Sleep. That supposedly simple act of shutting down to recharge oneself is a problem for many Americans.
The National Sleep Foundation’s first quarter 2018 Sleep Health Index report found that just 27 percent of us report getting the recommended 7 to 9 hours of shut-eye a night and that a quarter of the adult population has spoken to a medical professional about sleep problems.
Even more alarming, 16 percent – or one in six – say they’ve been diagnosed with a sleep disorder or have taken medication to help them sleep in the past week, it said.
Marijuana sleep aid by prescription
While medical professionals routinely prescribe or recommend an array of pharmacological sleeping aids, many patients with problems sleeping explore natural alternatives such as cannabis. A study published in January 2018 found that “having trouble getting, and staying, asleep,” was among the chief reasons given by those seeking certification/prescription for medical marijuana use.
But does cannabis actually help?
Certainly, there are abundant anecdotal testimonies and multiple studies indicating that it does.
A 1973 study by a researcher at Napa State Hospital in California , for instance, suggested that THC reduces the amount of time it takes those with insomnia to fall asleep. Another study found that those who regularly used THC fell asleep faster.
But the U.S. government’s National Center for Biotechnology Information, a branch of the National Institutes of Health, noted in a 2017 review of studies on cannabis and sleep that research “is in its infancy and has yielded mixed results. Additional controlled and longitudinal research is critical to advance our understanding of research and clinical implications.”
Cannabidiol and sleep disorders
As with so many questions related to marijuana and its chemical components like non-narcotic cannabidiol (CBD), the problem is that research into the plant’s effectiveness in combatting sleeping problems is limited – a result of its long classification as a Schedule I drug, an illegal substance that hampered research.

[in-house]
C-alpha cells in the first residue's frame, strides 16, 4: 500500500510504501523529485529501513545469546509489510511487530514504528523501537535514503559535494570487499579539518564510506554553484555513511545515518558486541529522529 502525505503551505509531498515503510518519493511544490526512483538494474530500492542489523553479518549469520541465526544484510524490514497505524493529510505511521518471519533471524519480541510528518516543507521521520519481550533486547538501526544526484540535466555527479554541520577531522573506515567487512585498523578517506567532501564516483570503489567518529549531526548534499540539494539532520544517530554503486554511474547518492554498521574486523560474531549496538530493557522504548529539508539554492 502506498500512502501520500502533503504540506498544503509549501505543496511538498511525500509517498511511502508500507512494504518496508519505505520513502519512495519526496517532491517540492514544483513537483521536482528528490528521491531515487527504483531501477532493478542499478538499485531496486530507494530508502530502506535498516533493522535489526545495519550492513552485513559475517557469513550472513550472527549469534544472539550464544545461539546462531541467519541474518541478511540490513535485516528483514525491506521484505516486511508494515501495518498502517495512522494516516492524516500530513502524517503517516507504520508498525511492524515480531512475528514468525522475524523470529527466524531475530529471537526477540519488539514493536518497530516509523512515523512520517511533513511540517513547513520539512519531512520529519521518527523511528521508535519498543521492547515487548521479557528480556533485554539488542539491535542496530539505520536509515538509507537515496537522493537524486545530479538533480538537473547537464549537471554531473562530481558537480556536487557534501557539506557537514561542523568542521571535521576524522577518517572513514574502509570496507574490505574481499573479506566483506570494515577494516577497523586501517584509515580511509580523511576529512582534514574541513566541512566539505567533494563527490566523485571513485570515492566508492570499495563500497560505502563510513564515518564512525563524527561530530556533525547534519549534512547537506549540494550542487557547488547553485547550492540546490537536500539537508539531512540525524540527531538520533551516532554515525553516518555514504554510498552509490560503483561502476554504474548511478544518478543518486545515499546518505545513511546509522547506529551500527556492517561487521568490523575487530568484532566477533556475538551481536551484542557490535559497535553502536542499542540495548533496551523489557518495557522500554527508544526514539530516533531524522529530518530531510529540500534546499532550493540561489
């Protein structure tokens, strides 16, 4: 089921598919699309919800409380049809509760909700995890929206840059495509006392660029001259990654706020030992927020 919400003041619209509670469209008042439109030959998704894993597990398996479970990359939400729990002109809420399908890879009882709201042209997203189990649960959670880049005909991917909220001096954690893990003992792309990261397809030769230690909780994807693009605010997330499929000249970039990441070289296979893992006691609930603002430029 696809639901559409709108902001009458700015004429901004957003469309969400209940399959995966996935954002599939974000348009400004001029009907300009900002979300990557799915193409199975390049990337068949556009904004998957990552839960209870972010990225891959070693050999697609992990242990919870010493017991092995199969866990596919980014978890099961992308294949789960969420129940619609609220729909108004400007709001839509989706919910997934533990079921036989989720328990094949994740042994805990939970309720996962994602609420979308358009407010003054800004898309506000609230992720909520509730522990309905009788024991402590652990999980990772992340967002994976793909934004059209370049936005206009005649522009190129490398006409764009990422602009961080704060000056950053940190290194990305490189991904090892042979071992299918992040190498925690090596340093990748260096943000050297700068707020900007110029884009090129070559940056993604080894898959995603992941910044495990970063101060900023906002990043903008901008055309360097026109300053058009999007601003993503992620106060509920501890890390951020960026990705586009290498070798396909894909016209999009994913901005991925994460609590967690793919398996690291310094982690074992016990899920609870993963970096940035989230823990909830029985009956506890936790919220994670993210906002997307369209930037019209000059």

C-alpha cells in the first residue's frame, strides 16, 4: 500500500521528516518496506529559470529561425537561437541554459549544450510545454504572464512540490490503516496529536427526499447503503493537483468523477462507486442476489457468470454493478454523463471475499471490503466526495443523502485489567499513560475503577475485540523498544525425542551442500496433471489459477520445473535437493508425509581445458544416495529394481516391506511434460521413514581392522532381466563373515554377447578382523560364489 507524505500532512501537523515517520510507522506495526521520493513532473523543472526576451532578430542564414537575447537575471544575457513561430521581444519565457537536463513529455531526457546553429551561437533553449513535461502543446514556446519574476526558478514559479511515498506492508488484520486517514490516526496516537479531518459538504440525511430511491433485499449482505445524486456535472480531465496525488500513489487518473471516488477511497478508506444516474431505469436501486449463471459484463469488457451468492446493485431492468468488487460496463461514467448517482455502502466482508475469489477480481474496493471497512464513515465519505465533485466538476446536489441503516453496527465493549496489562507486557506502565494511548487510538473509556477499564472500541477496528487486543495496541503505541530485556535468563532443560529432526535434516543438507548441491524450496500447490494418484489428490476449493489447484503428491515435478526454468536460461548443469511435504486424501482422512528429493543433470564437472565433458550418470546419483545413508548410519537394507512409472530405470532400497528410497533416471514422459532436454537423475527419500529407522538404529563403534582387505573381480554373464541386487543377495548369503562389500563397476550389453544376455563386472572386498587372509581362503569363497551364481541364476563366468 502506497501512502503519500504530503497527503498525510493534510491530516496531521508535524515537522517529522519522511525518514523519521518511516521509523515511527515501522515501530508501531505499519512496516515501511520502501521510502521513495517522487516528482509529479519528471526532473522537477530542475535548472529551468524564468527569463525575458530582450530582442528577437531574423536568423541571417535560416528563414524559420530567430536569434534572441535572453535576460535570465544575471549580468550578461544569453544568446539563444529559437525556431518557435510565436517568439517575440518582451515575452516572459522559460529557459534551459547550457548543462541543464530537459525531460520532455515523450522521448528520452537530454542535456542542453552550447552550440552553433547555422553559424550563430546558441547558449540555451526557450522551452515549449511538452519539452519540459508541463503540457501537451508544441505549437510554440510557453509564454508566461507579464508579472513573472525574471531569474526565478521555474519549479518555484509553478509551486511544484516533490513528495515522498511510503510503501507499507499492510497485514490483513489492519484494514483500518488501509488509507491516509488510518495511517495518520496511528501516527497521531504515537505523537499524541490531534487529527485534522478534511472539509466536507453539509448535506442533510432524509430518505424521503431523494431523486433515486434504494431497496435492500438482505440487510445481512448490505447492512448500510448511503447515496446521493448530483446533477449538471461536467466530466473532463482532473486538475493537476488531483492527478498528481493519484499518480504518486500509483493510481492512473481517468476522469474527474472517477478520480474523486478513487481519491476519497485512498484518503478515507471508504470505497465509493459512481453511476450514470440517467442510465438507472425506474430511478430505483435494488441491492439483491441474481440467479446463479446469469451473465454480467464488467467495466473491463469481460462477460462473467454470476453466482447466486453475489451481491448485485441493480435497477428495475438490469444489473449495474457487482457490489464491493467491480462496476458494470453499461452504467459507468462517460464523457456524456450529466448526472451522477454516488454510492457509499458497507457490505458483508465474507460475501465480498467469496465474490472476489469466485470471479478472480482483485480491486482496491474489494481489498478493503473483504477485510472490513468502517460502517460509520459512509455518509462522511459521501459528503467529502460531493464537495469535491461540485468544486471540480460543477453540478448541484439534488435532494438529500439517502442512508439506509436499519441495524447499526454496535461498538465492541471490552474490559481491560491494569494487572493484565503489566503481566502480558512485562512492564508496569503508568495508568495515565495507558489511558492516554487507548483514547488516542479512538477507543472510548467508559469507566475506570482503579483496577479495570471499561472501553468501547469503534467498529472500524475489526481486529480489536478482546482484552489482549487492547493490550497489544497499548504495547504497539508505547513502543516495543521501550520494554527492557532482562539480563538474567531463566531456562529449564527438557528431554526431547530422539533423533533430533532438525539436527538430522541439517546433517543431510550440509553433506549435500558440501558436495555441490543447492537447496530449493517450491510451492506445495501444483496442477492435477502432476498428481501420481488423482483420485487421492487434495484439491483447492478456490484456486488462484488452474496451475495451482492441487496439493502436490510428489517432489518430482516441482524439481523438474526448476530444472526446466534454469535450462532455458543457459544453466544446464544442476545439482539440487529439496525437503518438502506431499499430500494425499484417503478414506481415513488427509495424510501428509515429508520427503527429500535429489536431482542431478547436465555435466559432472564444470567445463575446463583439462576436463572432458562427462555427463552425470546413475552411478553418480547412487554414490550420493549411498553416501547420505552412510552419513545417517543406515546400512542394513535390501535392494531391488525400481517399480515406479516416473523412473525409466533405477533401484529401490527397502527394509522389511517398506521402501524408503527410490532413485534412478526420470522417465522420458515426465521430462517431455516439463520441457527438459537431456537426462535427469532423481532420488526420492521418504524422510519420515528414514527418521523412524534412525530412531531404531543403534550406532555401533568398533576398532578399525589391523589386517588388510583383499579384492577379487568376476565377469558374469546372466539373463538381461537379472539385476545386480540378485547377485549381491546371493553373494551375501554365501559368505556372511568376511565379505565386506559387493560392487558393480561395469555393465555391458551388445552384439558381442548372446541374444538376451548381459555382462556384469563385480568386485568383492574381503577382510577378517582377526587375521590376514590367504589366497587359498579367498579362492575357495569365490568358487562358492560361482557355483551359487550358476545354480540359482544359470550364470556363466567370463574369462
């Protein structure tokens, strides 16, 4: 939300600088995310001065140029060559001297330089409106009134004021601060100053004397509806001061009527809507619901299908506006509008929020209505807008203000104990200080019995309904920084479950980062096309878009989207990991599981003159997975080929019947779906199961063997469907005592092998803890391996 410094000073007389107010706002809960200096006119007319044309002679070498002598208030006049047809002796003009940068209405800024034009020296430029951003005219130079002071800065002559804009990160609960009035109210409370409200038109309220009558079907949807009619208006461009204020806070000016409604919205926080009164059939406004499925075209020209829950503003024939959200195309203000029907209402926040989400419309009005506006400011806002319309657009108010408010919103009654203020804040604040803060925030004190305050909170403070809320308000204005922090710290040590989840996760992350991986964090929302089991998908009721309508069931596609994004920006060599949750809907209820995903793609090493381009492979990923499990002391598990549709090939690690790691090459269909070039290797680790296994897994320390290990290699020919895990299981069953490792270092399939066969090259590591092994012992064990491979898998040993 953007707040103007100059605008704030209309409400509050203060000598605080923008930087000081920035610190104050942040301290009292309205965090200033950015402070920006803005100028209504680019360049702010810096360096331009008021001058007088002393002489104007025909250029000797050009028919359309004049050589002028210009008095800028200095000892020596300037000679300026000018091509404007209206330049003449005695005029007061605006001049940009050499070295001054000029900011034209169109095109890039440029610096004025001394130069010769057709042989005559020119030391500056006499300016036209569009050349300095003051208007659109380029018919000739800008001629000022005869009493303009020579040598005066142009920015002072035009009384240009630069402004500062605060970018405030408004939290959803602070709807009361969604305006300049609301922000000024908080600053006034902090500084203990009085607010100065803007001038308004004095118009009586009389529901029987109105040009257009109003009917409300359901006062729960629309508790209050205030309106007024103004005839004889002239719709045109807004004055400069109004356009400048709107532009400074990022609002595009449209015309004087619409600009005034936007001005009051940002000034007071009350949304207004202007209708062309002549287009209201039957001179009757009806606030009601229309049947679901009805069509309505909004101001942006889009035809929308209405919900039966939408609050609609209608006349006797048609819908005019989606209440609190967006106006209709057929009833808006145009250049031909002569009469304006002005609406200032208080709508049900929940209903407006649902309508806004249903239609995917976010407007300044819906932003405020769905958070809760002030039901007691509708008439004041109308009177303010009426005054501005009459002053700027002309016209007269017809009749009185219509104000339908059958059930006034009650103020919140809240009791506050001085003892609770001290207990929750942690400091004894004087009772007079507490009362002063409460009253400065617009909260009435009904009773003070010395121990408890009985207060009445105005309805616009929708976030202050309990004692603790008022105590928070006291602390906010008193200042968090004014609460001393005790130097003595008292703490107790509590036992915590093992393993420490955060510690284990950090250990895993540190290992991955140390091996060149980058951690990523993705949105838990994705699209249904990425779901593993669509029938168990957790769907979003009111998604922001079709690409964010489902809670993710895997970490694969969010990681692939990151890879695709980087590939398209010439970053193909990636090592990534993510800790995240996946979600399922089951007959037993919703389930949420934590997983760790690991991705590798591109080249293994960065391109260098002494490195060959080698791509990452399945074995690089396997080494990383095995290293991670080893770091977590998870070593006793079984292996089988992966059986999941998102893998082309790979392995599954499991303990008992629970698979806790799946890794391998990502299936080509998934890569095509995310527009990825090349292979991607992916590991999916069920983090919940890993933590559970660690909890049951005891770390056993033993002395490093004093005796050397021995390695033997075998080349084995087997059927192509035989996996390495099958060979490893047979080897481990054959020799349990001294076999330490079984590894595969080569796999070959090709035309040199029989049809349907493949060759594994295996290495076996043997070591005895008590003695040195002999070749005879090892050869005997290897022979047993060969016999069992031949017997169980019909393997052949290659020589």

That is beginning to change. The University of Western Australia is embarking on what is billed as the first clinical study of its kind examining the effect medicinal cannabis has on adults suffering from chronic insomnia.
In the meantime, it’s possible to offer some general guidance based on studies conducted so far and the growing body of anecdotal evidence about cannabis and sleep:
The main thing to keep in mind is that the effects of cannabis vary from individual to individual and it may require experimentation to find a product and dosage that helps you get to drop off to sleep.
Indica or sativa for sleep?
For instance, while many users recommend using Indica strains of marijuana to relax before bedtime, a 2015 study found that patients using cannabis to manage nightmares preferred sativa strains over Indica.
As Dierdre Conroy, a sleep psychologist and clinical associate professor of psychiatry at the University of Michigan, wrote in an excellent 2017 article on The Conversation website, “Existing research suggests that the effects of cannabis on sleep may depend on many factors, including individual differences, cannabis concentrations and frequency of use.”
In other words, if you decide to try cannabis to help you fall asleep faster and sleep better, be prepared for a trial-and-error period to find the right formula for you.
Visit www.greenlightapproved.com and find a retail partner near you. The helpful staff will provide some general guidance to get you started. Let him or her know what you are experiencing. After that you’ll need to pay close attention to what your body is telling you to find the right strain, the proper dosage level and the best timing for ingesting before your head hits the pillow.
When you finally get the formula just right, you may gain a new appreciation for this line in Homer’s “Odyssey”: “There is a time for many words, and there is also a time for sleep.”
Greenlight Approved is a consumer education platform dedicated to “guiding the cannabis curious.” We believe when you start something new, it’s best to start slow. Gather all the information you can to make a safe informed decision. Let Greenlight Approved be your guide so your first experience with cannabis is an educated, safe and positive one. We will direct you to high quality brands and participating retailers near you, at www.greenlightapproved.com.